ComposerDrigo was born in Padua, Italy on June 30, 1846. He studied music in his hometown and at the Venice Conservatory. He attained some local celebrity as a composer and conductor, then moved to Russia in 1878, where he was soon appointed the conductor of the St. Petersburg Italian Opera. After considerable success there, he became conductor and resident composer to the Imperial Ballet. Drigo conducted the premieres of "Sleeping Beauty", "The Nutcracker", and "Raymonda", and composed his own scores for The Magic Flute and Harlequinade. The "Serenade" from this latter ballet and his "Valse Bluette" (not the one from "Swan Lake") became salon repertoire staples and are still occasionally heard.
Drigo is vitally important to the "Swan Lake" story because it was he who took Tchaikovsky‘s 1877 behemoth of a score (Act I runs nearly an hour), and rearranged, reorchestrated, and edited the music into the form most companies use today. Most often, Drigo‘s editions and reworkings seem to flow effortlessly and seamlessly from what Tchaikovsky wrote, and sound so right, that they are indistinguishable in style from their source composer‘s work. In Act III, Drigo took a piano work by Tchaikovsky, "L‘Espiegle" (The Mischievous Child[!]), and fashioned a variation for Odile. In Act IV, he selected a "Valse Bluette" and "Un peu de Chopin" (A Bit of Chopin) from the same series of piano works and fashioned appropriate dances to fill out the somewhat meager score at that point.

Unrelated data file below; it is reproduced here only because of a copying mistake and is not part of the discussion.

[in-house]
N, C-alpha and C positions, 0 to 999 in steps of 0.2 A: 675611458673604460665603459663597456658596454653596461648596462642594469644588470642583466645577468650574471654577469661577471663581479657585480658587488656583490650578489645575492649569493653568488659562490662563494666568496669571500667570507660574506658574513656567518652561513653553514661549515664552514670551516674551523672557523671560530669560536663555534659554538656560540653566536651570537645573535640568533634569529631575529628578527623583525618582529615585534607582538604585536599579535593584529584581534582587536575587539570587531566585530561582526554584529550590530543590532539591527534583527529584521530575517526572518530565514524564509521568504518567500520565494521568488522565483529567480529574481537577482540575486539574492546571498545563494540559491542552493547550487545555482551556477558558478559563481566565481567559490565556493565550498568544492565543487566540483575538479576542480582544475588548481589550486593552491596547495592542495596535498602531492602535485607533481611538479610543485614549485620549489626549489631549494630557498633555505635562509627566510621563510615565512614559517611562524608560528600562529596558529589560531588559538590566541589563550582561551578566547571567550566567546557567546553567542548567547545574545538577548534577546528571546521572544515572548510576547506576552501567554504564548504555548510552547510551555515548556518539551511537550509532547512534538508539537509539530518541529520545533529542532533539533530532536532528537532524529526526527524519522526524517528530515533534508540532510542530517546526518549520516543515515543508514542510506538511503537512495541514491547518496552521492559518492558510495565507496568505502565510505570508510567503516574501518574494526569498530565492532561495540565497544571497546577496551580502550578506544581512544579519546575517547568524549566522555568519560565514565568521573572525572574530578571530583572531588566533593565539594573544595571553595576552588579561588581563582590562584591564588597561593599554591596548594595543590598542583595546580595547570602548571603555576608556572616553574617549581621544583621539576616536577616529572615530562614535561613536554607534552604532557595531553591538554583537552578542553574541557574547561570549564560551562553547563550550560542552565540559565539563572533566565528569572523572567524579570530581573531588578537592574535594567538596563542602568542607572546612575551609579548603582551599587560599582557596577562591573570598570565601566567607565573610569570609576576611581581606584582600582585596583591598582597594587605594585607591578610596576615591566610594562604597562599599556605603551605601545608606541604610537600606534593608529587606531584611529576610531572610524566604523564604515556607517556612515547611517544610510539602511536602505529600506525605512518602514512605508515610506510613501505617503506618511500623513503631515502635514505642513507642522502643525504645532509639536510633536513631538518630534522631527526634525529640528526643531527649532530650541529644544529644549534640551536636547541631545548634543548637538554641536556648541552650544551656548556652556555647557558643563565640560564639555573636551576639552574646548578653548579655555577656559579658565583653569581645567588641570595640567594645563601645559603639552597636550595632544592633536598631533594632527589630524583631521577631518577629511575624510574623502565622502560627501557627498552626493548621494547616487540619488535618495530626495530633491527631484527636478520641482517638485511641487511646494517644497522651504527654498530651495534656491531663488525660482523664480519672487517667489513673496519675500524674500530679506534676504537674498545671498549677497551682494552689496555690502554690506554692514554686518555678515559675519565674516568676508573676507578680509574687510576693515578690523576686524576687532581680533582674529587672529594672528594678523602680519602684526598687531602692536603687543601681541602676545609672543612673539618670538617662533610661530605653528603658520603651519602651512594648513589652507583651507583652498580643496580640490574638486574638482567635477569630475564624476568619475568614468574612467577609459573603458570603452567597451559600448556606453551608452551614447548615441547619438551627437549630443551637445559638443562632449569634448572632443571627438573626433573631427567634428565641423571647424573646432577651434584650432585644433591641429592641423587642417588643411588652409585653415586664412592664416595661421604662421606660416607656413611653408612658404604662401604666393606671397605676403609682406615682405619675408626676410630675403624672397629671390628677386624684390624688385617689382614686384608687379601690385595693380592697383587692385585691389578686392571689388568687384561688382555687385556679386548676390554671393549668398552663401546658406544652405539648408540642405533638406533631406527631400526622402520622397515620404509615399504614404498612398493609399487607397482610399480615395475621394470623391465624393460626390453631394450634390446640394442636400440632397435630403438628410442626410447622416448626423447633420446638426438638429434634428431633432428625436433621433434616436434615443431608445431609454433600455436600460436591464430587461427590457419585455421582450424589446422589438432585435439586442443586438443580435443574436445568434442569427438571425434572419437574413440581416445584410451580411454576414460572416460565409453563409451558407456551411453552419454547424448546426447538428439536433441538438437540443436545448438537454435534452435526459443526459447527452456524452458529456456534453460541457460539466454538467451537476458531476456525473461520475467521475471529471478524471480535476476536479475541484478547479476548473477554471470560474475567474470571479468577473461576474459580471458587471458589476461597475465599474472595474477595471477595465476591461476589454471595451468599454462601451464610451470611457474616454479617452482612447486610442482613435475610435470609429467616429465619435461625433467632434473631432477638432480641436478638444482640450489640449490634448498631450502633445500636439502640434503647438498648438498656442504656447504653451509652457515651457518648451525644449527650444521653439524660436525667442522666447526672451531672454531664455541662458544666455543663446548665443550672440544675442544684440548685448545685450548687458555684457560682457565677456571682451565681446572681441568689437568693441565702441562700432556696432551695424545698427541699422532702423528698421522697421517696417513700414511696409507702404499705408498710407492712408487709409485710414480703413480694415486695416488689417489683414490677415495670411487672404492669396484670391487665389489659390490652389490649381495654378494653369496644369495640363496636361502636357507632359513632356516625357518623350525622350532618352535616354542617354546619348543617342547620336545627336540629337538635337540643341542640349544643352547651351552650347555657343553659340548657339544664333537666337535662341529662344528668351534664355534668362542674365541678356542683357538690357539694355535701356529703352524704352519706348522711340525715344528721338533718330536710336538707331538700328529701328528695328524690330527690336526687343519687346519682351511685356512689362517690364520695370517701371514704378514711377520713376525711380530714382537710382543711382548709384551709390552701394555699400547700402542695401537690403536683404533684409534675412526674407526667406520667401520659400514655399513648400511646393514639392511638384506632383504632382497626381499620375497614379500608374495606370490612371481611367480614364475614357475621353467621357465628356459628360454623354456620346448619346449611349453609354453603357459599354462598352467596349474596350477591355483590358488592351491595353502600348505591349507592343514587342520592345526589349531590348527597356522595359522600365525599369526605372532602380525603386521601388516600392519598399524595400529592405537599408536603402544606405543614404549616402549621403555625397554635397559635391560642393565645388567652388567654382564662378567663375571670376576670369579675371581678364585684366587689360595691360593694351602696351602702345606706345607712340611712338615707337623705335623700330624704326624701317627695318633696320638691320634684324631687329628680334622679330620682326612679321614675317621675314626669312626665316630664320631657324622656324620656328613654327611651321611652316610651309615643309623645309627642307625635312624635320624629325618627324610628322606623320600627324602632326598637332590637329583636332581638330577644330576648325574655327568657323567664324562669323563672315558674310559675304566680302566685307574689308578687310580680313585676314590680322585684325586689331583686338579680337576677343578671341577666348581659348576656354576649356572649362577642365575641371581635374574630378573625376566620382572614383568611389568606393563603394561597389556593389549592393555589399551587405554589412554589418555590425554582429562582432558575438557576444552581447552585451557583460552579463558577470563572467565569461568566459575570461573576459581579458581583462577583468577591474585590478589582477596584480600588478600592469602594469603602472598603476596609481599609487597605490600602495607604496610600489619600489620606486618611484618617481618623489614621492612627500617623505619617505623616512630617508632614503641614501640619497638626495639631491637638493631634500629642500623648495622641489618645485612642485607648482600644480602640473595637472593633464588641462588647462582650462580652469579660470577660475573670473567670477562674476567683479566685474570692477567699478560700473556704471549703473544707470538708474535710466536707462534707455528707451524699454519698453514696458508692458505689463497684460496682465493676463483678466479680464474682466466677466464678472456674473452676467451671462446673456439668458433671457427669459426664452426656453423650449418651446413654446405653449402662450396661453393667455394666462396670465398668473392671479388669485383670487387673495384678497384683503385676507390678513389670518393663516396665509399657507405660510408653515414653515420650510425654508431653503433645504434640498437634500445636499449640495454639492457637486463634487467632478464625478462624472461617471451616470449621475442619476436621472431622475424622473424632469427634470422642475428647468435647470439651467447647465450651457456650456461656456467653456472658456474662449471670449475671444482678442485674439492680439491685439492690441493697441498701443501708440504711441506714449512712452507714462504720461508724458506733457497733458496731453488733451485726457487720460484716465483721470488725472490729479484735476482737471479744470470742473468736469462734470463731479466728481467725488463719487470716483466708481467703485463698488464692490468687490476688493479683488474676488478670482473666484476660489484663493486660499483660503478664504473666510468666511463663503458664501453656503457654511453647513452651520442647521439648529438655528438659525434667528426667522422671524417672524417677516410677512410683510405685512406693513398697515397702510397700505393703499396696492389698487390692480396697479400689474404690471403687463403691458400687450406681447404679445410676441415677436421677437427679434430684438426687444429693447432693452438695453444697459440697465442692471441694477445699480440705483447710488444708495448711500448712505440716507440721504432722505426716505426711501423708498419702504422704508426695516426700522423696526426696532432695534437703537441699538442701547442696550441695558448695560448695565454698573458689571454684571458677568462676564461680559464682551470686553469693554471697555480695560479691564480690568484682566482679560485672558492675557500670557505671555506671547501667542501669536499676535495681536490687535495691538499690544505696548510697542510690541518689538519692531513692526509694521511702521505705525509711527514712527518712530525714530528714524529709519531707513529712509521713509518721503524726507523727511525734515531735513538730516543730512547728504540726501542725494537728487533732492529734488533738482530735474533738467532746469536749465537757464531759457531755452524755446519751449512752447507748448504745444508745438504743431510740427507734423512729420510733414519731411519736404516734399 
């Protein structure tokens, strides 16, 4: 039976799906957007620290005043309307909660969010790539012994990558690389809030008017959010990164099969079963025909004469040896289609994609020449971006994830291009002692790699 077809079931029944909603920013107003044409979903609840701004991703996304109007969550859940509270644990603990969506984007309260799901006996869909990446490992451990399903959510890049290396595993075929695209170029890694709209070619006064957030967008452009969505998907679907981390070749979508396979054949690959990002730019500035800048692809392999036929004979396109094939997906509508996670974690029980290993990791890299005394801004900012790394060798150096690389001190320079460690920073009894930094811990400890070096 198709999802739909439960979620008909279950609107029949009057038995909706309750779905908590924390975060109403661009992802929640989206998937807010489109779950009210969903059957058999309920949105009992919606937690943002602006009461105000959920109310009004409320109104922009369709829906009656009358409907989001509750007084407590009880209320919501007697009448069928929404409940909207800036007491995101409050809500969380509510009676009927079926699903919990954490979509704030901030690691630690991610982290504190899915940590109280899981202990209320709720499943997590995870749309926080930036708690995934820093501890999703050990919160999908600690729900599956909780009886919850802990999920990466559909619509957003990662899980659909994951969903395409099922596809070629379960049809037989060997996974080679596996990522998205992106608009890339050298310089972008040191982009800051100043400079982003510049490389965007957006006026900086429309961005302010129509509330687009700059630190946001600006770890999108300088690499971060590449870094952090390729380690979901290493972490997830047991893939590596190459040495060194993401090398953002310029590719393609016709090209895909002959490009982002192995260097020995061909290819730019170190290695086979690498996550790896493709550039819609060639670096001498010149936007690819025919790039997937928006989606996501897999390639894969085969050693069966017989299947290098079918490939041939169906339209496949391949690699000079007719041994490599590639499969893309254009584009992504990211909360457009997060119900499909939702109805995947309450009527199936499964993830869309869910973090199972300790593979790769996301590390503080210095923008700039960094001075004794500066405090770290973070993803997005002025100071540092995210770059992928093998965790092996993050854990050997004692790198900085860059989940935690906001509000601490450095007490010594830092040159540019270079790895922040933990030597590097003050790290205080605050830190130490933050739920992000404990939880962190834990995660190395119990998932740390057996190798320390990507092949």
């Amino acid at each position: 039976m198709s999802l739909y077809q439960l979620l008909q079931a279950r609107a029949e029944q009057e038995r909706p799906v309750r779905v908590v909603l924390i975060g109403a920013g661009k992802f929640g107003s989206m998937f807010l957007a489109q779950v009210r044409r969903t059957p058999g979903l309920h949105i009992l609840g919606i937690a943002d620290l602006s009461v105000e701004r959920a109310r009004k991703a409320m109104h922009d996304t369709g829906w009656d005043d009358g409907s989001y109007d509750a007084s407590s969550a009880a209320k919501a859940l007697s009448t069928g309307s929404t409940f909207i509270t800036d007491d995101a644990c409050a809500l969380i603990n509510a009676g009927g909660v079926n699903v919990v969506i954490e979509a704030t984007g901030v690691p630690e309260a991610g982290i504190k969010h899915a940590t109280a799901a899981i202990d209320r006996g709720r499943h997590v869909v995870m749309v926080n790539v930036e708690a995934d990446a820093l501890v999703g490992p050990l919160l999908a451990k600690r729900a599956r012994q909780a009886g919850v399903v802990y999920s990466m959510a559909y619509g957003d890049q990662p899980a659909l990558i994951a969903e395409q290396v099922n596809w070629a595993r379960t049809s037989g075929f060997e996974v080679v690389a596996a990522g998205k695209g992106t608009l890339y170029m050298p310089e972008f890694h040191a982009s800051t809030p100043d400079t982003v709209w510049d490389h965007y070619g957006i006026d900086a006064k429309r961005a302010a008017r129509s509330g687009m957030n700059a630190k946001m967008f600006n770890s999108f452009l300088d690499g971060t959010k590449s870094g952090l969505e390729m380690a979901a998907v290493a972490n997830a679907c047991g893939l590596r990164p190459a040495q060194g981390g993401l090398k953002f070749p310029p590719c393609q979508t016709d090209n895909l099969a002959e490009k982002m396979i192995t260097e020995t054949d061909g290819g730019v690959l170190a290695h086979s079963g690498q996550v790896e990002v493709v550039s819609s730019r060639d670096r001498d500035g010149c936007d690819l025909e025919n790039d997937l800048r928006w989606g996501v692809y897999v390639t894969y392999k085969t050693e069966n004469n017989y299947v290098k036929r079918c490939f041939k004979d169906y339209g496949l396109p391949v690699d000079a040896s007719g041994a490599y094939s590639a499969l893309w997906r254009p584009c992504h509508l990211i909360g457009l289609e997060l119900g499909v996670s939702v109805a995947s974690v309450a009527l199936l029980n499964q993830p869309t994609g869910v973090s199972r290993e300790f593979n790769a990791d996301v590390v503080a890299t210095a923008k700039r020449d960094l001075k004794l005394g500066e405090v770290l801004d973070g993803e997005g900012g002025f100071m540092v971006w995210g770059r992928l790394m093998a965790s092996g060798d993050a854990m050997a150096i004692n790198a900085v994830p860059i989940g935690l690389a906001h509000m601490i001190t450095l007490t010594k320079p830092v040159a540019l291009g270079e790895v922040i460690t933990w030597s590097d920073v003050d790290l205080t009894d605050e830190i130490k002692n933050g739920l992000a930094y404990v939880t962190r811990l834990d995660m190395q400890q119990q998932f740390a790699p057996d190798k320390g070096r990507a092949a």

Drigo would occasionally return to Italy, and for awhile was Anna Pavlova‘s music director. She used to tell of how hard she used him, and how patient he was with her, when, later in her career, she had to curry favor with every incompetent hack who condescended to play or conduct for her.
Finding life in Post-Revolutionary Russia uncomfortable, Drigo returned to Italy and died in his hometown on October 1, 1930.
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